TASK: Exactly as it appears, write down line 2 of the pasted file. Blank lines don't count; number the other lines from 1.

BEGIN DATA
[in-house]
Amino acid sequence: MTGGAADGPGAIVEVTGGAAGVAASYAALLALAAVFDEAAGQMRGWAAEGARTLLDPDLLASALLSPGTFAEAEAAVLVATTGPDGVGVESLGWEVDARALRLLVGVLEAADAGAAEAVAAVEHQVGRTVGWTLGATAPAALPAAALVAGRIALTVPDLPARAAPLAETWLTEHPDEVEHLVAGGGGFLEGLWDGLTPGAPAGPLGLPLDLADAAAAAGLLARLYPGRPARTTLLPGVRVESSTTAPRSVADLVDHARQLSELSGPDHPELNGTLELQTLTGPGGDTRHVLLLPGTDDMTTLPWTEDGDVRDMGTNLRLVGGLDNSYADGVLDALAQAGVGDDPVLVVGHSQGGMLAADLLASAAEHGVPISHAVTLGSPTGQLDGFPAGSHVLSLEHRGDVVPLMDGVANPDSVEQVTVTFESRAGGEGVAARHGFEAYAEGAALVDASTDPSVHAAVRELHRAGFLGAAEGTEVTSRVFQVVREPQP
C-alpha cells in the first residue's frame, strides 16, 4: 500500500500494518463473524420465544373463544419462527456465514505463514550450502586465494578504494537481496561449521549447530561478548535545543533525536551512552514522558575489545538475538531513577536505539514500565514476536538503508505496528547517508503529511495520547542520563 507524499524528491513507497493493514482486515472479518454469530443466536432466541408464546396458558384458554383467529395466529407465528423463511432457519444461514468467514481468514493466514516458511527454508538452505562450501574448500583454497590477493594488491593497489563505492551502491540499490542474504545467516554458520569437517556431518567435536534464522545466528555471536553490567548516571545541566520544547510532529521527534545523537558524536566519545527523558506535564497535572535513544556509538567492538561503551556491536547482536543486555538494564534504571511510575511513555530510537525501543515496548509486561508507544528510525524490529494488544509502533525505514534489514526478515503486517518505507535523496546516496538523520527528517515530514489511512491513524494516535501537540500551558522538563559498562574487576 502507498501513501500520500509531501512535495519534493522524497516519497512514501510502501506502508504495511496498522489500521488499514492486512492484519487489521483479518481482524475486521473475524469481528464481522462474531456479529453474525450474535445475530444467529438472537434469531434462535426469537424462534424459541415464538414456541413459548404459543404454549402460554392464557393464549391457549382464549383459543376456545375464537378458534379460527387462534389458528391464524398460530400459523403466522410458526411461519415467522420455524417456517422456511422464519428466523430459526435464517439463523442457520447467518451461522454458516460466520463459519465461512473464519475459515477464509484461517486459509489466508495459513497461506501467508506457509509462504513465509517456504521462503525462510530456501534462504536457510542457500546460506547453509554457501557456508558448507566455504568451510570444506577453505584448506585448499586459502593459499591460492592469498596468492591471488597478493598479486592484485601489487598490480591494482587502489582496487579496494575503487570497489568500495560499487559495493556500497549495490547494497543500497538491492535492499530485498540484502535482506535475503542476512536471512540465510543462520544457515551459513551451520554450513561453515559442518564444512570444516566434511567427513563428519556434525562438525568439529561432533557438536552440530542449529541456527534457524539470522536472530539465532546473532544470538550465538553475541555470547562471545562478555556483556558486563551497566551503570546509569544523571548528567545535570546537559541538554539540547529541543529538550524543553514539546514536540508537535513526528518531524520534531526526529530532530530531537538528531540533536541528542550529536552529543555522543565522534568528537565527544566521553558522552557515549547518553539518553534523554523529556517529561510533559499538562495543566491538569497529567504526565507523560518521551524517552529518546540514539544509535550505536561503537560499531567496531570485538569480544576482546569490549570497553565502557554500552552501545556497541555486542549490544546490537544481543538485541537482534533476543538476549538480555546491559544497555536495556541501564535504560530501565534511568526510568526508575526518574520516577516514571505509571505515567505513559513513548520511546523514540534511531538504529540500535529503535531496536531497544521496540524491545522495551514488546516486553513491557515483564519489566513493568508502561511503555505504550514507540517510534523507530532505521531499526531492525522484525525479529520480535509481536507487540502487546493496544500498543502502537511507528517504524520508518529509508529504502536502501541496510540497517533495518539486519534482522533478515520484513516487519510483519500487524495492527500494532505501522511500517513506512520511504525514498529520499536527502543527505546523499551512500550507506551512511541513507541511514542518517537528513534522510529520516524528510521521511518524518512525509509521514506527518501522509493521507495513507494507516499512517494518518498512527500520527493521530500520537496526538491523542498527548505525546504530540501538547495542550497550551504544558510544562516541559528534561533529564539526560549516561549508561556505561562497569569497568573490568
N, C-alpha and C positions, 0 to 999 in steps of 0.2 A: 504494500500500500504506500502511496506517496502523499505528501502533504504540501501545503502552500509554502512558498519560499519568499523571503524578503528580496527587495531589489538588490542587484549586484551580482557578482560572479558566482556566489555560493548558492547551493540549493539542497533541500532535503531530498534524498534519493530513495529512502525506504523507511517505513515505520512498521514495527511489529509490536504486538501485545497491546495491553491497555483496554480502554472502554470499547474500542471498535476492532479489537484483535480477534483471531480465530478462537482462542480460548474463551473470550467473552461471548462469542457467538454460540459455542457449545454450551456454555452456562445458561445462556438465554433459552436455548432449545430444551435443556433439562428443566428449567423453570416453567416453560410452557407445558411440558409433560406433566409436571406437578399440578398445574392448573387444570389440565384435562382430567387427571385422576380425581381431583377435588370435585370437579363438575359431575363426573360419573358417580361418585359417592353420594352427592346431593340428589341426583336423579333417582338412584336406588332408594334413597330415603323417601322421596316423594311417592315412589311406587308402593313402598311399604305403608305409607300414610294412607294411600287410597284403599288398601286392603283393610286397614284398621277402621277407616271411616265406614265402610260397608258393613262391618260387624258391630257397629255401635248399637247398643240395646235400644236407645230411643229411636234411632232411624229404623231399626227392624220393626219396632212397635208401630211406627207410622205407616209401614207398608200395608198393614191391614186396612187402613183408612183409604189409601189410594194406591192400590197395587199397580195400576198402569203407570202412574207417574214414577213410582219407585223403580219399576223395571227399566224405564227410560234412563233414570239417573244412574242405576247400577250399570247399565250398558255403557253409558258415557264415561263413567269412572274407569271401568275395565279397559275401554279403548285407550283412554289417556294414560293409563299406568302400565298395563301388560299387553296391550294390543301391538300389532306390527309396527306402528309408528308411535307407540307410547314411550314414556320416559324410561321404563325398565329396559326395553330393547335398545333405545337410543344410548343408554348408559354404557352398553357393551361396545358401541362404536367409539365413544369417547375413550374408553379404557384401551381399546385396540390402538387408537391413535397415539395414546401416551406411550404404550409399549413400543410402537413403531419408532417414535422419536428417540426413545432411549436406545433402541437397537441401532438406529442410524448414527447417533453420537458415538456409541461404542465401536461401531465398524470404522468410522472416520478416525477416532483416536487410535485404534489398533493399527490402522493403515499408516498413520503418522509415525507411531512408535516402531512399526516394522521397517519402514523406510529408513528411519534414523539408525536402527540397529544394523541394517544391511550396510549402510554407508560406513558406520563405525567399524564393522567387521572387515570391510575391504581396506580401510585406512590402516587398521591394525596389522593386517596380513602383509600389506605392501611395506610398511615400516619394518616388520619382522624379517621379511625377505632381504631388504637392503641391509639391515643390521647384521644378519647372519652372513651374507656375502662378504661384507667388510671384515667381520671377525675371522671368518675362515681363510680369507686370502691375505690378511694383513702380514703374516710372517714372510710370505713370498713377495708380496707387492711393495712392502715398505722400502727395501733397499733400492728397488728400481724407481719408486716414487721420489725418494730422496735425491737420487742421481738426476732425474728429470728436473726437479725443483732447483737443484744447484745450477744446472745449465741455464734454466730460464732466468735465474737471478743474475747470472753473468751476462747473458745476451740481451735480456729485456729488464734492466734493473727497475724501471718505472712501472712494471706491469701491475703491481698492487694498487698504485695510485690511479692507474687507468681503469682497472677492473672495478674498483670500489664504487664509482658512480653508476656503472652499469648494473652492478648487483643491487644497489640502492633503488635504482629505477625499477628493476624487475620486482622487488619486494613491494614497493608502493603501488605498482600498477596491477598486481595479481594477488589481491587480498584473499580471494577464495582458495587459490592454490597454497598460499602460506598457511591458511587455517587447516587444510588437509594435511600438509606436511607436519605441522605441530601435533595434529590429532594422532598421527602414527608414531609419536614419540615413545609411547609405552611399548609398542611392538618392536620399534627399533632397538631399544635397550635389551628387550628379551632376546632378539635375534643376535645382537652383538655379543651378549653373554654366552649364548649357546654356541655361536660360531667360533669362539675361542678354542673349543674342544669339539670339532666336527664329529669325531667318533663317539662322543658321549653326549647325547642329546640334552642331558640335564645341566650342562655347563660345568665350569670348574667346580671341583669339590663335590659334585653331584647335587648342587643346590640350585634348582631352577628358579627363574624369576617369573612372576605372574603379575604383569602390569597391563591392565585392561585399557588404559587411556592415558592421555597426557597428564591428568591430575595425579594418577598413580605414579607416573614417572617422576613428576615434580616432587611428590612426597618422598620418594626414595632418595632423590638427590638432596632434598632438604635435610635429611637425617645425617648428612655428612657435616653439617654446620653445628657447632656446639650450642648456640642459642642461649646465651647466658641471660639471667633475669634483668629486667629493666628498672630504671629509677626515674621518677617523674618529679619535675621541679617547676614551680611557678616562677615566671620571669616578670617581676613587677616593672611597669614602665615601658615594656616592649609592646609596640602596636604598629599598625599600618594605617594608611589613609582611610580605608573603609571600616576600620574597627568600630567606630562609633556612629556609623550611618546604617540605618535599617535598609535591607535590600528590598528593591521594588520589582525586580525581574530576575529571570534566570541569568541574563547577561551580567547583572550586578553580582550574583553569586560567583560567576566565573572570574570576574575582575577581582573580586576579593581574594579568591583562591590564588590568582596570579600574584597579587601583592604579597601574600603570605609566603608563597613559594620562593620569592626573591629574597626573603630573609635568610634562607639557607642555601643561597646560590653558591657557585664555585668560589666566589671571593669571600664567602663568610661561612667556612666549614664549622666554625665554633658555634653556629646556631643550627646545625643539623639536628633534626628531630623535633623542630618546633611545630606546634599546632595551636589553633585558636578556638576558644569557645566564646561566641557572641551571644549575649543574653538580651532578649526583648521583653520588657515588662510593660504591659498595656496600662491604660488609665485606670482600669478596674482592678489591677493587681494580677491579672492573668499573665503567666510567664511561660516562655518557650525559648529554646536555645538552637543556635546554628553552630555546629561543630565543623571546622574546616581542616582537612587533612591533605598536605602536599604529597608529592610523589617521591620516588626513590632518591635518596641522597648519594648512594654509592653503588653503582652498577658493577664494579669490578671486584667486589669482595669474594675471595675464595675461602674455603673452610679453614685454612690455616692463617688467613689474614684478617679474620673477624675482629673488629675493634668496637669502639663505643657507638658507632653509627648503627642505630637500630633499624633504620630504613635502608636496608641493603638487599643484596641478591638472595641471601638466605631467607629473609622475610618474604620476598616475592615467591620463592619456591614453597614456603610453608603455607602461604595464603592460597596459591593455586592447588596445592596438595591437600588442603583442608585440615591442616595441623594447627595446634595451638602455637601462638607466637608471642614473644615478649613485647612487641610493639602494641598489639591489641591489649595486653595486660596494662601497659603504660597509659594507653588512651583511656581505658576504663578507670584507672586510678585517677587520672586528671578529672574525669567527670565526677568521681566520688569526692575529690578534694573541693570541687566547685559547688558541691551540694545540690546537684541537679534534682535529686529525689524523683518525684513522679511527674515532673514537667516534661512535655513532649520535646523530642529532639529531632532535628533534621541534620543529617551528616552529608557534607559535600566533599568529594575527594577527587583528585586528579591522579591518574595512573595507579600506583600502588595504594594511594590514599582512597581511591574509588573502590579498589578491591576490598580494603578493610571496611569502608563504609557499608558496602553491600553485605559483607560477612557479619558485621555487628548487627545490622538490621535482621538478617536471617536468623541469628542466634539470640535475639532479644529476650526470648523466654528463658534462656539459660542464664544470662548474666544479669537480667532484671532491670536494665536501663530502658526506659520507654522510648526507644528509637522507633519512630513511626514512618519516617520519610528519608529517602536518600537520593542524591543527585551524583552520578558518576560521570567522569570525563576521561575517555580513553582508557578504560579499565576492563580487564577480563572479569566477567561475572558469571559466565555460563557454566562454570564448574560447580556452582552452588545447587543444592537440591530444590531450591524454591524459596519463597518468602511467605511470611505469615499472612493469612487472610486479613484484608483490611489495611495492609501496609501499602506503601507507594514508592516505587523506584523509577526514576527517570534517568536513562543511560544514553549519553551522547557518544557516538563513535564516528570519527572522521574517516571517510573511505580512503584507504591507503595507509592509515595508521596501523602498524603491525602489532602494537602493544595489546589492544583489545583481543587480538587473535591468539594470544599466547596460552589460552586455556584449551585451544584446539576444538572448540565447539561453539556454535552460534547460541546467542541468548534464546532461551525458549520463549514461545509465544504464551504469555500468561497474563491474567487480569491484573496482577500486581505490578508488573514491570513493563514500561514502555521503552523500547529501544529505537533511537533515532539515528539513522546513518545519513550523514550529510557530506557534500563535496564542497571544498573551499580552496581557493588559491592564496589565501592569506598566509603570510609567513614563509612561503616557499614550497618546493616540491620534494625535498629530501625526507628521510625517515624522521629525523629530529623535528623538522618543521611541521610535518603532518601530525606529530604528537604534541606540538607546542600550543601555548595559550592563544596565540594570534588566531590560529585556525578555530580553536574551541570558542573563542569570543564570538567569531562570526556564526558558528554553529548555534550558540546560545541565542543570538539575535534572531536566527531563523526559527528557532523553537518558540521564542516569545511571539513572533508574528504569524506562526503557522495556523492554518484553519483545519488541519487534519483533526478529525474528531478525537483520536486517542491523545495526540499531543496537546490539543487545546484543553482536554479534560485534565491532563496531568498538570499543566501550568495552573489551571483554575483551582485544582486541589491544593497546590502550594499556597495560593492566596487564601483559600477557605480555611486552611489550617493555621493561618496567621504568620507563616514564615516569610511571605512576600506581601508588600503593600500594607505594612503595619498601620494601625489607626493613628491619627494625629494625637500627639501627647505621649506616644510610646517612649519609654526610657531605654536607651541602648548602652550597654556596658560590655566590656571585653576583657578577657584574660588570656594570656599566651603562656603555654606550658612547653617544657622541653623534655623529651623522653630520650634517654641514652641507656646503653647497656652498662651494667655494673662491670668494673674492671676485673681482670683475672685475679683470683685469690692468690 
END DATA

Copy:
Amino acid sequence: MTGGAADGPGAIVEVTGGAAGVAASYAALLALAAVFDEAAGQMRGWAAEGARTLLDPDLLASALLSPGTFAEAEAAVLVATTGPDGVGVESLGWEVDARALRLLVGVLEAADAGAAEAVAAVEHQVGRTVGWTLGATAPAALPAAALVAGRIALTVPDLPARAAPLAETWLTEHPDEVEHLVAGGGGFLEGLWDGLTPGAPAGPLGLPLDLADAAAAAGLLARLYPGRPARTTLLPGVRVESSTTAPRSVADLVDHARQLSELSGPDHPELNGTLELQTLTGPGGDTRHVLLLPGTDDMTTLPWTEDGDVRDMGTNLRLVGGLDNSYADGVLDALAQAGVGDDPVLVVGHSQGGMLAADLLASAAEHGVPISHAVTLGSPTGQLDGFPAGSHVLSLEHRGDVVPLMDGVANPDSVEQVTVTFESRAGGEGVAARHGFEAYAEGAALVDASTDPSVHAAVRELHRAGFLGAAEGTEVTSRVFQVVREPQP